Similar to last year, Regina (1.9 per cent, -100 bps) and Mississauga (13.1 per cent, -10 bps) anchored the low and high ends of the range, respectively. Vacancy rates fell furthest in Eastern Canada, led by a 280-bps drop in Toronto (8.4 per cent) and Montreal (8.5 per cent, -260 bps). In Western Canada, vacancy rates fell the most in Calgary (8.1 per cent, -260 bps) and Regina (1.9 per cent, -100 bps). On the other hand, two markets experienced a rise in vacancy – the most notable being Winnipeg (6.9 per cent, +200 bps), while Lethbridge saw a marginal increase of 50 bps to 9.7 per cent.

Argeropoulos notes: “The recovery in the marketplace is particularly evident across Canada’s downtown business districts, which traditionally act as a bellwether for the overall health of the market. A closer look at the results reveals a national downtown office vacancy rate of 6.2 per cent at mid-year 2011 – down 200 bps from one year ago. In Calgary and Edmonton, the energy sector is the main force behind much of the growth, while the financial and professional services sectors have had a similar effect in the Toronto market.”

Regina (2 per cent, -100 bps) and Mississauga (13.4 per cent, -140 bps) retained their respective positions as the markets with the lowest and highest downtown vacancy rates. The most notable swings in vacancy were observed in Toronto (5.9 per cent, -440 bps), Calgary (7.4 per cent, -260 bps), Winnipeg (6.4 per cent, +180 bps) and Montreal (6.8 per cent, -160 bps). Marginal changes were noted in Vancouver (5 per cent, -10 bps), Lethbridge (9.3 per cent, +10 bps), Quebec City (5.7 per cent, -20 bps), and Halifax (6 per cent, -20 bps). Finally, Ottawa, the nation’s capital, experienced an 80 bps rise to 4.2 per cent, while Edmonton saw an 80 bps fall to 7.2 per cent.

Falling vacancy rates have pushed rents higher in most markets. On a net basis, downtown class A asking rents are highest in Vancouver at $32 per square foot (psf) – up $2 psf, and lowest in Quebec City ($14 psf, +$4 psf). The national downtown average settled at $23 psf net, up from $21 psf one year ago. On a gross basis, downtown class A office space climbed $3 psf over the past year to $43 psf, while Vancouver ($51 psf, +$3 psf) and Ottawa ($50 psf, unchanged) traded positions as the most expensive market.

Canada’s suburban markets kept pace with downtown markets as the national suburban vacancy rate tumbled 230 bps over the past 12 months to reach 9.8 per cent at the end of June 2011. There are now six suburban markets with vacancy rates in the single digits, up from five one year prior. Three are in the west and include: Calgary (9.2 per cent, -350 bps), Regina (0.7 per cent, -130 bps) and Winnipeg (8.5 per cent, +260 bps). Those in the east include: Ottawa (7.5 per cent, -380 bps), Quebec City (3.4 per cent, -210 bps) and Halifax (6.6 per cent, -300 bps).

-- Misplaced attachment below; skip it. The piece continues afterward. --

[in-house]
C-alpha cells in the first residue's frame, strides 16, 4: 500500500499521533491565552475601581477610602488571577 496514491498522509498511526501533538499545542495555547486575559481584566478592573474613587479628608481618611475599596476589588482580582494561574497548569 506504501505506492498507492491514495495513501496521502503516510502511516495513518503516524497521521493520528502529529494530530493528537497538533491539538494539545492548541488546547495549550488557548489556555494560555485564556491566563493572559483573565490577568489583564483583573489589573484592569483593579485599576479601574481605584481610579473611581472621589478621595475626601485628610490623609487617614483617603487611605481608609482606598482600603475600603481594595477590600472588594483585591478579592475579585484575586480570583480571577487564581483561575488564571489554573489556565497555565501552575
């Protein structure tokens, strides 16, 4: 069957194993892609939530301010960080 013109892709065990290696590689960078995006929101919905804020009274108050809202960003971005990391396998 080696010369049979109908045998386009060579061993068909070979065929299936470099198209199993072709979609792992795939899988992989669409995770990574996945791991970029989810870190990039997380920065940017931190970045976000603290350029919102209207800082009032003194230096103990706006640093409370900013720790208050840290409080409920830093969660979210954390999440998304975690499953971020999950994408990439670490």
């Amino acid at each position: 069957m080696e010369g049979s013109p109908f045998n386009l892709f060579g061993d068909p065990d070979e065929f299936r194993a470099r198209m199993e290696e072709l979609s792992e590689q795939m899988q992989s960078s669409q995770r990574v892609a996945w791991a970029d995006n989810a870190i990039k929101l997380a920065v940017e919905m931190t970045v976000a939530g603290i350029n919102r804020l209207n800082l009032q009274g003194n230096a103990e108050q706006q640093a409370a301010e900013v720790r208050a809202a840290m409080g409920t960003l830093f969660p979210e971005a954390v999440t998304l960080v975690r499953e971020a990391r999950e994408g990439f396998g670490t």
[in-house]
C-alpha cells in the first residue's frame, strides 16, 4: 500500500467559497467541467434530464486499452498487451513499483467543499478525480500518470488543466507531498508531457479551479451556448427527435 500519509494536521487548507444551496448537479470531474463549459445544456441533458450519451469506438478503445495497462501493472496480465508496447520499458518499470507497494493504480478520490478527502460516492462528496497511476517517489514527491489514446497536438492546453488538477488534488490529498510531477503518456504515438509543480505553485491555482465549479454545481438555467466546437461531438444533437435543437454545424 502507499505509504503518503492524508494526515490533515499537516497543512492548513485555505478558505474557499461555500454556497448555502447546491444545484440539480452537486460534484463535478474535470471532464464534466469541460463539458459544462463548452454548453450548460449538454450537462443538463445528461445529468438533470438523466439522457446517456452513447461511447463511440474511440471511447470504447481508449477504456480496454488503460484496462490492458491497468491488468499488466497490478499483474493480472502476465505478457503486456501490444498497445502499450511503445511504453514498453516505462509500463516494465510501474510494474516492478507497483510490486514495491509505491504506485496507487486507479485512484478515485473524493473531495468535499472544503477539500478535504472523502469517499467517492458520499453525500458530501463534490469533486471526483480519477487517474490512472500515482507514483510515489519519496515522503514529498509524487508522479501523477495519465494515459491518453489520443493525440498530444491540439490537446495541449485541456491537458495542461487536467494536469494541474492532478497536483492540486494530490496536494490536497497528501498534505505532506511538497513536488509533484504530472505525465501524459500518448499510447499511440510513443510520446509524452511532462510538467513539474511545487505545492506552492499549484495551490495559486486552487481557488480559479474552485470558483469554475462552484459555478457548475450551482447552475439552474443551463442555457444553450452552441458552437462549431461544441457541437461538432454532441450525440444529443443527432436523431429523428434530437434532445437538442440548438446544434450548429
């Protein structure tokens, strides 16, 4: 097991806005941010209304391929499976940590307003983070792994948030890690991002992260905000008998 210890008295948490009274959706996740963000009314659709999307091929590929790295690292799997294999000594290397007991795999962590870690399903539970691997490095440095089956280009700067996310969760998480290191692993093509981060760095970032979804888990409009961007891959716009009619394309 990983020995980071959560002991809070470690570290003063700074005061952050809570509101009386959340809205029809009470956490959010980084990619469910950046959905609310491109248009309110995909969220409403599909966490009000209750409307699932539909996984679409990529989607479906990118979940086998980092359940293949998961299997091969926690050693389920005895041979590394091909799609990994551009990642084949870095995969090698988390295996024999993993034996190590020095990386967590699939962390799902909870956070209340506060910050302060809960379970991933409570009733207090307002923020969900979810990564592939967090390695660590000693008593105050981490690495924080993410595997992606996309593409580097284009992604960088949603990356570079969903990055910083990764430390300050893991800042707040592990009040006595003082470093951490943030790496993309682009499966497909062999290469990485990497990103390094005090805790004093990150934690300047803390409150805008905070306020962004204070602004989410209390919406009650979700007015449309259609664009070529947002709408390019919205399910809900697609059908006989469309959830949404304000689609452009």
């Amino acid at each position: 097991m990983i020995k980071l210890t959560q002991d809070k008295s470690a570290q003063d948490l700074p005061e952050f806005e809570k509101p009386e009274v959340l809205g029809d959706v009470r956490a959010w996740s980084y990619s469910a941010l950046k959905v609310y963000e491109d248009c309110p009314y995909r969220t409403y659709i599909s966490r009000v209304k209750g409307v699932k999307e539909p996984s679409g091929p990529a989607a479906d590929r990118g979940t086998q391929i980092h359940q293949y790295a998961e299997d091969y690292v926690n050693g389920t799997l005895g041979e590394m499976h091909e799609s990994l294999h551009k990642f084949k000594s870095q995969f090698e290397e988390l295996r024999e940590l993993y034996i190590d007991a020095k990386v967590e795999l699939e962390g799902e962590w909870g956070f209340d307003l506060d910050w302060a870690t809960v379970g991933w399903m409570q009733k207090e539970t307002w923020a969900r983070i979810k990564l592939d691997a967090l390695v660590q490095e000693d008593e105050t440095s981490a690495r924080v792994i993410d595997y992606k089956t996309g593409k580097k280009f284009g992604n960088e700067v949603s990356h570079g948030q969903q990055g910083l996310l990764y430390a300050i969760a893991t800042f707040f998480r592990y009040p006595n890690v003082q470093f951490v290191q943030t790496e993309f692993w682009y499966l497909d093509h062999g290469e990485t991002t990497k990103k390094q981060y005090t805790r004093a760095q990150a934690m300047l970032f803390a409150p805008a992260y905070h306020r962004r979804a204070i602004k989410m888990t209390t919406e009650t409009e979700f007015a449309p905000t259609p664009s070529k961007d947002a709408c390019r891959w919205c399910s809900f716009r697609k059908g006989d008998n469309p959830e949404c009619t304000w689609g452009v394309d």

Despite a general improvement in vacancy, the average national suburban class A asking net rate remained unchanged at $17 psf. Consequently, the gap between downtown and suburban class A asking net rates widened from $4 psf to $6 psf over the past year. Lethbridge joined Regina to anchor the high end of the range at $25 psf, while Quebec City ($13 psf) retained its place at the low end of the range.

On a gross basis, suburban class A office space is averaging $30 psf, up from $29 psf one year
ago. At $39 psf, Regina is the most expensive suburban office market in the country – $5 psf higher than the next closest market, Calgary. The least expensive is Quebec City at $25 psf.

On the development front, the report goes on to note that there are more than 8 million square feet (msf) of office space under construction in Canada, equating to nearly 2 per cent of the existing office inventory. Just over 70 per cent of the office space under construction is already preleased. Two-thirds of the space is under construction in Canada’s downtown markets, with 81 per cent preleased. Western Canada accounted for 65 per cent of the nation’s downtown development pipeline. Of the 2.8 msf under construction across Canada’s suburbs, 1.5 msf or 54 per cent is preleased. In this category, Eastern Canada was the most active, capturing 67 per cent of the construction activity.